For it is here that UK politics is getting it wrong. The public see a man who fraudulently helped his partner pay off a mortgage, paid builders and phones bills by claiming £56,000 in expenses he shouldn’t be claiming, they see this man being given a punishment of a week off work, they see the entire Westminster establishment and political hacks telling them that this is an ‘honourable’ man. This is what Westminster calls an honourable man? How on earth are the public supposed to react to that?

They couldn’t do more to damage public trust in politics if they tried. The public see this as dirty politics, and it’s dealing with the likes of Laws in an appropriate fashion that would draw a line under the expenses scandal and begin to heal public perceptions of British politics, not daft referendums on voting systems no-one wants.

Let’s not forget the deceit, Laws was one of the most vociferous attackers of those involved in the expenses scandal, he made great gestures to prove he was better than Labour & the Tories. His tub-thumping has now been proven to be demonstrably not true, and Laws is now a major part of the chip-chip-chipping away at public trust in politics.

So in order to restore trust Laws must face a proper investigation, we must see his books, and he must be properly punished. Punishment should mean an end of a political career, or at very least a recall for his constituents. Indeed, thus far the CPS seem to be operating in a partisan fashion, surely the CPS need to take a look at this case, with Laws having admitted his wrong-doing, to see if he has charges to answer.

The political establishment needs to stop toadying around Laws, Labour (if you can call Frank Field that), Tories and Lib Dems need to stop making excuses and start looking at the facts and start condemning Laws. I’ve yet to see a Coalitionista condemn Laws yet, are we to believe that they all universally buy the privacy gambit, or is this tribal politics at its worst? So I call on Tories and Lib Dems reading this to open their minds and make an assessment based on the facts.

And finally, serious questions have to be asked of those responsible for the investigation. Why weren’t they looking at:

– The timeline that gave Laws the opportunity to maintain his privacy
– The £99,000 gift essentially making it Laws’ property in all but name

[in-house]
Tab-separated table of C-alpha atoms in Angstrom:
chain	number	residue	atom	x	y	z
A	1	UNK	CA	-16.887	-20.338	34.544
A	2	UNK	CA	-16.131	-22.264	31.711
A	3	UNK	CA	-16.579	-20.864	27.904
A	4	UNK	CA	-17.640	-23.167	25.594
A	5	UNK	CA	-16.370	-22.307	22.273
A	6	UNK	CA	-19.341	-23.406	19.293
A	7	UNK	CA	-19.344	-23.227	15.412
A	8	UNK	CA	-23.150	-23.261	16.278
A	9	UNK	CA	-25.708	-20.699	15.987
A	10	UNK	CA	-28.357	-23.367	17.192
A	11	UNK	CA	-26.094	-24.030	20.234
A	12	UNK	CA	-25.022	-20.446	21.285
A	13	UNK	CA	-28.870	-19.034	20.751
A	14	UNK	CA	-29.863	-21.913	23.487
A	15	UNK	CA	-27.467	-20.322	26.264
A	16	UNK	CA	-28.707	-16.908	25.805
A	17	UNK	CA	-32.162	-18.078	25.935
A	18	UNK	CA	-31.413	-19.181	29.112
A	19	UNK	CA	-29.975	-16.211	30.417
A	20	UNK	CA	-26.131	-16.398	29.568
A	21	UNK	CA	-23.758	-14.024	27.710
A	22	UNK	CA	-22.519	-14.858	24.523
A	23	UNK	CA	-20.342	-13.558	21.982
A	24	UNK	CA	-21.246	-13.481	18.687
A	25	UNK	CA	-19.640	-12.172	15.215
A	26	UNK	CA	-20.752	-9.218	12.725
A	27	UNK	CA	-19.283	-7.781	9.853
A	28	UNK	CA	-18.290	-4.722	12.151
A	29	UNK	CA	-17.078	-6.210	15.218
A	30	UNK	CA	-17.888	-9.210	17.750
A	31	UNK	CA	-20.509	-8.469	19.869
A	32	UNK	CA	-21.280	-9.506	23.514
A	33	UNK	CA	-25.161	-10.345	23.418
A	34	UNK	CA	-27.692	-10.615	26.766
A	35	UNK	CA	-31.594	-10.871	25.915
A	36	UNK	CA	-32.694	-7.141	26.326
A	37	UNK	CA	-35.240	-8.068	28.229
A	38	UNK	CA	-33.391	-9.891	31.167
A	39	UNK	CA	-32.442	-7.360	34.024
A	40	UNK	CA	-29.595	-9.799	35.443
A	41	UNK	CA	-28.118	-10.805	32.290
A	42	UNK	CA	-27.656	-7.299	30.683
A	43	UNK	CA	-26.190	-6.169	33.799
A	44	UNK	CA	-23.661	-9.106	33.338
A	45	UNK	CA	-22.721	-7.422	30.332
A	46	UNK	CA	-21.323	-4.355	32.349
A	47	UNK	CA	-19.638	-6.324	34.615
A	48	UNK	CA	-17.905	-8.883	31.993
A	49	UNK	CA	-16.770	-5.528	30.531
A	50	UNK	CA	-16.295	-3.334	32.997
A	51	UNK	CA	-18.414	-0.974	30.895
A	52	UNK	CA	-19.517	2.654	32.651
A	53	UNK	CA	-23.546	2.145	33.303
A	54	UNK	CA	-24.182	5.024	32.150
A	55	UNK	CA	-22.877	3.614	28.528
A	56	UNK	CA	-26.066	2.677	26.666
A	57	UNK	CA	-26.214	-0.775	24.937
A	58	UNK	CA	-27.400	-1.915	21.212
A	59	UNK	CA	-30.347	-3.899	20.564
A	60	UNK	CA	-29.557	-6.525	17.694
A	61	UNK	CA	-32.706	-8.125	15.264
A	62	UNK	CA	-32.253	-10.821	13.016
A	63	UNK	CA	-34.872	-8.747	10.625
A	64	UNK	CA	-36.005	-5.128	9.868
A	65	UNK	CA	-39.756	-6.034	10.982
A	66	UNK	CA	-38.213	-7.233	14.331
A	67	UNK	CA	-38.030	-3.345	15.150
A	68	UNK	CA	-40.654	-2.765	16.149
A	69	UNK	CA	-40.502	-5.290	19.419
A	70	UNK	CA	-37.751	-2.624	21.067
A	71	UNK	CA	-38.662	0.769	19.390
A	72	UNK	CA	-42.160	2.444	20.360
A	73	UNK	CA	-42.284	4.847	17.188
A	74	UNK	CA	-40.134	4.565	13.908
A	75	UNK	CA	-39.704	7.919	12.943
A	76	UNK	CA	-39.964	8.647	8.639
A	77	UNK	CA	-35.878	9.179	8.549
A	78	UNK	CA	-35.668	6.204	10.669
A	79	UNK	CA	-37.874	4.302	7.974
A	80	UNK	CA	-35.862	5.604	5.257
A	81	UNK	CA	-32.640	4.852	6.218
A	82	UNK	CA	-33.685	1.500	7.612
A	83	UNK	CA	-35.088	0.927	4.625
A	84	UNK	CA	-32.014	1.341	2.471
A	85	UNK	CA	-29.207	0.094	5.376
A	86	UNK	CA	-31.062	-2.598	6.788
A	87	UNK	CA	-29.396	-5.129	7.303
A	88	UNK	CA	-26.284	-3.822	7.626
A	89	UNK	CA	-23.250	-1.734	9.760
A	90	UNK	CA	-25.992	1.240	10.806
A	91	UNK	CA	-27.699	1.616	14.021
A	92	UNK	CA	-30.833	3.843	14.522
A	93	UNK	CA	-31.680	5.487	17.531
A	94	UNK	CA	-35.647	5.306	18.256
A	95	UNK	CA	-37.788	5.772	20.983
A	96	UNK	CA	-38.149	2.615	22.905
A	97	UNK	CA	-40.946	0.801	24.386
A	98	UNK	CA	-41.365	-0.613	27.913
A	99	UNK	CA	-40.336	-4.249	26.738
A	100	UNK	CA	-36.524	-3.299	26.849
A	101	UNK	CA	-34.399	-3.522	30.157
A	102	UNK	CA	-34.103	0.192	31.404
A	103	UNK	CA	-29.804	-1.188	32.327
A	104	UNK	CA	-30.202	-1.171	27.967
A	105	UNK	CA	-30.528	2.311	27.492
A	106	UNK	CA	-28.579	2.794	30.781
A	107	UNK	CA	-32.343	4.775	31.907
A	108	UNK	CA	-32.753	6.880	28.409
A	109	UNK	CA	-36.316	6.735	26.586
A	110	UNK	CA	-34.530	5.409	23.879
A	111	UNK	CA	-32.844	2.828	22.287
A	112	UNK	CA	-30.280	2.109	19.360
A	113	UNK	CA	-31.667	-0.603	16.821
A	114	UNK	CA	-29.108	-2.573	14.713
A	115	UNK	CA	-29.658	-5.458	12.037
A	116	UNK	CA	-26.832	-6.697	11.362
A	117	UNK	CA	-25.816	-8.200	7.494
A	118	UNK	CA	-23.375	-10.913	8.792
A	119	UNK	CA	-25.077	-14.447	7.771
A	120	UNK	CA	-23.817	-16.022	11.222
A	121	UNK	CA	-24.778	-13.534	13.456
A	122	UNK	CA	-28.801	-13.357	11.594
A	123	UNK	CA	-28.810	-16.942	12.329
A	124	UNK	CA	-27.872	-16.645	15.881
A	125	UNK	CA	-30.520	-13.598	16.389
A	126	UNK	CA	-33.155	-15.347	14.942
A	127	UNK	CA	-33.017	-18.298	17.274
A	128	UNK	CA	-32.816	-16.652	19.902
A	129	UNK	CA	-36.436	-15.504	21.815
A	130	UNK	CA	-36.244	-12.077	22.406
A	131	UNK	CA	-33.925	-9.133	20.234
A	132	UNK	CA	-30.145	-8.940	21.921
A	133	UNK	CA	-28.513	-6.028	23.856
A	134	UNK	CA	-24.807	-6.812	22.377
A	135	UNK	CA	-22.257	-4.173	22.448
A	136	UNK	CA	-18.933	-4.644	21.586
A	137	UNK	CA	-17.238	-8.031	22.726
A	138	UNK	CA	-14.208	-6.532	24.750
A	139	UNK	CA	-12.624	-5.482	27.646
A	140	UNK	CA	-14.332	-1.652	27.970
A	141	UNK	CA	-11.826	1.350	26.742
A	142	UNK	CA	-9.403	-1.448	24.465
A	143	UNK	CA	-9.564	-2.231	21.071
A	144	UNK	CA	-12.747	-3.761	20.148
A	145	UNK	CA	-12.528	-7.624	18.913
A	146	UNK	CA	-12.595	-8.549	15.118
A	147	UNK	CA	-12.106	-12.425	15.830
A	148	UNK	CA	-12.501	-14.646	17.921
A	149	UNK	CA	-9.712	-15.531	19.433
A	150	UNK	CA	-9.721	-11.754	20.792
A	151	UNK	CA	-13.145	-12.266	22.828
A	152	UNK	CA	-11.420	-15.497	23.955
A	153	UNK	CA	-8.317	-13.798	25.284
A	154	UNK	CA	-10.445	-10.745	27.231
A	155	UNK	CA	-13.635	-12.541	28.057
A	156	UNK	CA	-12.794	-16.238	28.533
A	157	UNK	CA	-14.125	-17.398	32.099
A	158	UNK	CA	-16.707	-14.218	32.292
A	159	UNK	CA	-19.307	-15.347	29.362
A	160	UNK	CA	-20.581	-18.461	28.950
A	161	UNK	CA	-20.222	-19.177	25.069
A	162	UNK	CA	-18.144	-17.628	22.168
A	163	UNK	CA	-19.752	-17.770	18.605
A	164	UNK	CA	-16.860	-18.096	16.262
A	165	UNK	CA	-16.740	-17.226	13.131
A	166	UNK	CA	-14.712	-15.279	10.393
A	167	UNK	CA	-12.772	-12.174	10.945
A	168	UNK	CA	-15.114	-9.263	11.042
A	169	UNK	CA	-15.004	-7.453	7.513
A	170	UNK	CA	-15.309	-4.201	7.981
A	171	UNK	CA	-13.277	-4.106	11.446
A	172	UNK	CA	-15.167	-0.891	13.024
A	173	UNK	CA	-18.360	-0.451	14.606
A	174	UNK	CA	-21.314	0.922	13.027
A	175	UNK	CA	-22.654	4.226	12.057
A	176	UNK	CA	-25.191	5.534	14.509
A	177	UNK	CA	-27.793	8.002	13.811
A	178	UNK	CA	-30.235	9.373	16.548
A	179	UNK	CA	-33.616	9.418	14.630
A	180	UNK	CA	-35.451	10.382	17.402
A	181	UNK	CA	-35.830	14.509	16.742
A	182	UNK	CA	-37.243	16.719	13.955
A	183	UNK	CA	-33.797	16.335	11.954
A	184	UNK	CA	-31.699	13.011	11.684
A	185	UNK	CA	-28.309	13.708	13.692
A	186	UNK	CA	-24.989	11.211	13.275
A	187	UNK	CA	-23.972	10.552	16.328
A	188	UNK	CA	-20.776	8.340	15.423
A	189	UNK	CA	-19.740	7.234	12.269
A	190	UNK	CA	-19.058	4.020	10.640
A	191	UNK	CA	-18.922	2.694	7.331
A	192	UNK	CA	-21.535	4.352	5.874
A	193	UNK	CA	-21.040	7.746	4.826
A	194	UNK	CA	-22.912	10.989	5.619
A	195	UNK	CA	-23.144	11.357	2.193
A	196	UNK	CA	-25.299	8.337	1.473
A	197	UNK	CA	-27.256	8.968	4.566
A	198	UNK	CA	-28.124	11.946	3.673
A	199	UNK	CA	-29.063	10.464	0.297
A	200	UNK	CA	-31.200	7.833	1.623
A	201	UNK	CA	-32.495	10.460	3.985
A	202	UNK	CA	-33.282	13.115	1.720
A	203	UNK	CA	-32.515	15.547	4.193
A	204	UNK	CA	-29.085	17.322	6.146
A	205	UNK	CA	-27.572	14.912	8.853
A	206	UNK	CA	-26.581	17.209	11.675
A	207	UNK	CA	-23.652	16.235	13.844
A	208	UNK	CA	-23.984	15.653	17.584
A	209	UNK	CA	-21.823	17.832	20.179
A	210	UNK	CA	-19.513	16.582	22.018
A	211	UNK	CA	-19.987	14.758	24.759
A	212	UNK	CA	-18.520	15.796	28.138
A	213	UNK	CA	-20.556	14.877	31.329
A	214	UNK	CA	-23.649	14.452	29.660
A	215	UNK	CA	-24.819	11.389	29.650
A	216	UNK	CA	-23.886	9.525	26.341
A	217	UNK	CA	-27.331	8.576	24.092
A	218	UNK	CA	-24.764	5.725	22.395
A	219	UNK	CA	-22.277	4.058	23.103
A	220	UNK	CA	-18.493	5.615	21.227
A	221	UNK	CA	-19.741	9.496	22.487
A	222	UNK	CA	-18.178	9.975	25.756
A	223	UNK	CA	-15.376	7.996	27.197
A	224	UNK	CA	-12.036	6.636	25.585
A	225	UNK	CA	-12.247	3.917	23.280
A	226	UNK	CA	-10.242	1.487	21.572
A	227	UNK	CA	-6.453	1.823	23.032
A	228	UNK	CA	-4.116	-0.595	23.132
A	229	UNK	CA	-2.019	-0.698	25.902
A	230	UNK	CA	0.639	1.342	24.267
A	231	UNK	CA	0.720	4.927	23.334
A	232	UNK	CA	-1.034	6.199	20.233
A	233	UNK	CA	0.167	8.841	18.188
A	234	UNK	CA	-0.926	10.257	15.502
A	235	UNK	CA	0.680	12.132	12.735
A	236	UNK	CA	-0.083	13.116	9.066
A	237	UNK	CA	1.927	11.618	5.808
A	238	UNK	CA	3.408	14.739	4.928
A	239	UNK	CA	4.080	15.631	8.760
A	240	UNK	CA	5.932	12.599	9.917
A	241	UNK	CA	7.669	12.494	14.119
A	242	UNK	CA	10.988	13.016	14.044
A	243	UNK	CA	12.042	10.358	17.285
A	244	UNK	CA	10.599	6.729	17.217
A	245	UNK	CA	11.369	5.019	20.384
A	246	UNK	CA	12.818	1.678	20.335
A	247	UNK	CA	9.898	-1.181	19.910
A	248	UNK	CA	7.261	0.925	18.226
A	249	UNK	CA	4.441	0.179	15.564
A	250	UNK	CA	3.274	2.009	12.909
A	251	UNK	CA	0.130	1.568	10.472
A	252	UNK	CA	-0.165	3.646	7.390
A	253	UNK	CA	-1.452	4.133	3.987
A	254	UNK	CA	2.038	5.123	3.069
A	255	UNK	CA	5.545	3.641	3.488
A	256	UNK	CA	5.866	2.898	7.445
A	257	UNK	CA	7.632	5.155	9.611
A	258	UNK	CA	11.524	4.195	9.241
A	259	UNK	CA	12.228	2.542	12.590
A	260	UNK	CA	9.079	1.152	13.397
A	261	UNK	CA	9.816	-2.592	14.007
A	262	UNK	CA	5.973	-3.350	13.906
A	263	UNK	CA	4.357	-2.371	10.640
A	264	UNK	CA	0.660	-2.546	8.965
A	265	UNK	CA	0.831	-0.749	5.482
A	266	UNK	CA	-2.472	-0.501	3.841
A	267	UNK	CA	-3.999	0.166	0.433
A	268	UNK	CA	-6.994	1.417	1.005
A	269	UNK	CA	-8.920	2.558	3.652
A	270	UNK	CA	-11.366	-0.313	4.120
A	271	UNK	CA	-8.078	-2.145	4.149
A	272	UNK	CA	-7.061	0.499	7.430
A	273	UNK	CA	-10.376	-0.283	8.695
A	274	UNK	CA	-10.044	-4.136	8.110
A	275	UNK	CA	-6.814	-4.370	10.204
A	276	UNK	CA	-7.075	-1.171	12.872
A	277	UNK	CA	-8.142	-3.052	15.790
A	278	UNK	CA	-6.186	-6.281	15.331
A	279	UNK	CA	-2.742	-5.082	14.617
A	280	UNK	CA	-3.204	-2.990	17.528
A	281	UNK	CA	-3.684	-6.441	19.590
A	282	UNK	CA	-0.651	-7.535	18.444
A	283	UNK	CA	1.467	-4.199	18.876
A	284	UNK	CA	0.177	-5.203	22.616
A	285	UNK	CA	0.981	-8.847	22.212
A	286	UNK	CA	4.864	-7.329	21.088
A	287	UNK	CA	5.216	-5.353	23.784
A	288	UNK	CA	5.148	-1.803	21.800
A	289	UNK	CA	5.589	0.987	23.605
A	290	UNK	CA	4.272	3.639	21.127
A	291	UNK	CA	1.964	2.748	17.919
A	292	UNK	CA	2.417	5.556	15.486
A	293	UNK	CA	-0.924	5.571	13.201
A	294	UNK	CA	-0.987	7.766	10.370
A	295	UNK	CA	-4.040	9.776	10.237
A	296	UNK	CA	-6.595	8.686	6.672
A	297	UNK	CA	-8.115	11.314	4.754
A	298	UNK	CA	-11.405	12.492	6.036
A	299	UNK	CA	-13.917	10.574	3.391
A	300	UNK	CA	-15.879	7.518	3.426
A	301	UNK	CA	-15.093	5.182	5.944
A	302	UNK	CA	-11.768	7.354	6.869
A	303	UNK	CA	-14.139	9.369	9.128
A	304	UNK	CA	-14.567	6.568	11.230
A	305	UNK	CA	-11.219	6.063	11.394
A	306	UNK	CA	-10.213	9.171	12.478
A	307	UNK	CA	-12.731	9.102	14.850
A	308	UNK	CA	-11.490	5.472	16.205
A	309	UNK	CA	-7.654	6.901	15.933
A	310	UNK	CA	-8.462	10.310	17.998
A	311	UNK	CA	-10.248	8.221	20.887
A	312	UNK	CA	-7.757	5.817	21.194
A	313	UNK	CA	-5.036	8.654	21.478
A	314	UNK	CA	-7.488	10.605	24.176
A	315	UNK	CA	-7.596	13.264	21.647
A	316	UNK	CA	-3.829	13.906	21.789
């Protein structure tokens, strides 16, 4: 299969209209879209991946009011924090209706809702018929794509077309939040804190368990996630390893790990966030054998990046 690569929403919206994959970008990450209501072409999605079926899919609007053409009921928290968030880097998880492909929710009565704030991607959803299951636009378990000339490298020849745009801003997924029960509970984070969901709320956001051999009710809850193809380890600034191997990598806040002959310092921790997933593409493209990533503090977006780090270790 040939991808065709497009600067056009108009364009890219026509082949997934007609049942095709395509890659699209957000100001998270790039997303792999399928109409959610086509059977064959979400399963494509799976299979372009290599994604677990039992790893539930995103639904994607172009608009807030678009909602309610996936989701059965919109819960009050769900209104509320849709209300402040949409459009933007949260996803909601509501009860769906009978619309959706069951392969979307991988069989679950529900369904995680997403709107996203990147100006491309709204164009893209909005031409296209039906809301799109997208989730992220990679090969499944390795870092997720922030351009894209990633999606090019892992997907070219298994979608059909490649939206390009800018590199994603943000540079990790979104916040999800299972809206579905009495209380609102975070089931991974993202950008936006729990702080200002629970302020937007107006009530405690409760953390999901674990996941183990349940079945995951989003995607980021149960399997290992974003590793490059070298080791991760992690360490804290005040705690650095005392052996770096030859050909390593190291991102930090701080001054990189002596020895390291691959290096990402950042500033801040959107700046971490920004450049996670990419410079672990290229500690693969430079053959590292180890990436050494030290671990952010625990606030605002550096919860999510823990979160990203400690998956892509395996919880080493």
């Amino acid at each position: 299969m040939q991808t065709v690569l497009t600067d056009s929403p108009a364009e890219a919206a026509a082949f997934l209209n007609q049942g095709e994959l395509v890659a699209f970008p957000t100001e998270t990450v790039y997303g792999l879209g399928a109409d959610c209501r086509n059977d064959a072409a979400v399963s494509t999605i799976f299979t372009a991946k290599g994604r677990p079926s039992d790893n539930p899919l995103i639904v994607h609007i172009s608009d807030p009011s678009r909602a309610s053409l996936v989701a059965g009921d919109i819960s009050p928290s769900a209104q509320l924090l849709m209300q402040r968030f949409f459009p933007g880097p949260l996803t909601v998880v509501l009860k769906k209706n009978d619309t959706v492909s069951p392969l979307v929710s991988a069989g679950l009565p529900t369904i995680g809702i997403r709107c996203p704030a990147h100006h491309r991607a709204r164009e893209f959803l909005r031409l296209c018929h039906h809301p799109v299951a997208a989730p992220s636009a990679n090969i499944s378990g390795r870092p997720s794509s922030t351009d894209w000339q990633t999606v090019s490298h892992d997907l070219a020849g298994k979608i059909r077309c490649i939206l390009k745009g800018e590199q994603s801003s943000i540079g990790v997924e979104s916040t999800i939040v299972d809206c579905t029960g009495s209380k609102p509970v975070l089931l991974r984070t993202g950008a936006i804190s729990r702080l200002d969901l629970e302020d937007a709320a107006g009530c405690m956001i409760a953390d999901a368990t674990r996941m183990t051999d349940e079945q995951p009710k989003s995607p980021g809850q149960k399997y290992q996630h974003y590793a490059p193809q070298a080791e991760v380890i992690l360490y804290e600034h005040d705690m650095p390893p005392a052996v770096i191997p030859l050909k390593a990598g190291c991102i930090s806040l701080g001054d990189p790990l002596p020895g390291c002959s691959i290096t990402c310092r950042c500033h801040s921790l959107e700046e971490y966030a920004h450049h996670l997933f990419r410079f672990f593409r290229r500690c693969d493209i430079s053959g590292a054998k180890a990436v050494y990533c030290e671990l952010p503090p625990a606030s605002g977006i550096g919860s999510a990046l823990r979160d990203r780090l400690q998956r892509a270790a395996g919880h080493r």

– The claim that Laws overpaid rent based on incompetence rather than greed

Finally, what kind of investigation accepts someone’s excuse that they wanted to protect their privacy, seemingly without any further digging.

This whole episode has left a very sour taste in the mouths of many, and whilst I’m sure the Coalition want this swept under the carpet so they can get their prodigal son back on the front-line, it’s clear that there’s no way this should be ‘case-closed’. Even my amateurish digging has thrown up a number of serious questions that need answering, what would a thorough investigation by those skilled throw up?

In order to save politics from complete indifference, or worse, total distrust, we need to see Laws and those like him who would abuse our system be properly investigated and handed appropriate punishments. The question is, is Westminster ‘New Politics’ enough to do it?

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Filed under Activists, AV, Campaign, ConDems, Conservatives, David Laws, Election, Expenses, FibDems, Hompophobia, Labour, Lib Dems, Liberals, Libertarians

AV; a No Vote From a ‘Meh’ Man

This May the British electorate face a choice as to whether they want to keep FPTP or adopt the AV system of elections for members of the lower chamber. Overall this as exciting a decision as helping Ken Barlow choose a tie, but the campaign has become a bit heated lately and wherever I sense an argument I’m straight in, as regular readers will well know (all one of you – hello mum).

The whole premise of the debate is being framed by ‘Yessers’, they will to you that AV represents a ‘fairer’ vote. They will tell you that AV is fairer, it is more democratic and as we get closer to the vote in May, that you’ll be more attractive to the opposite sex (probably).
In 2011, after a year of abuse the word ‘fair’ has about as much meaning as the word ‘progressive’ and an apology from Richard Keys. ‘Fairness’ as a concept is bloodied, bruised and begging to be left left alone, but still Yessers can sometimes talk like they have a monopoly on fairness.

However, let’s look at it this way, if you give everyone of voting age one vote each, with the candidate that gets the most votes winning, that sounds like a pretty fair type of democracy to me.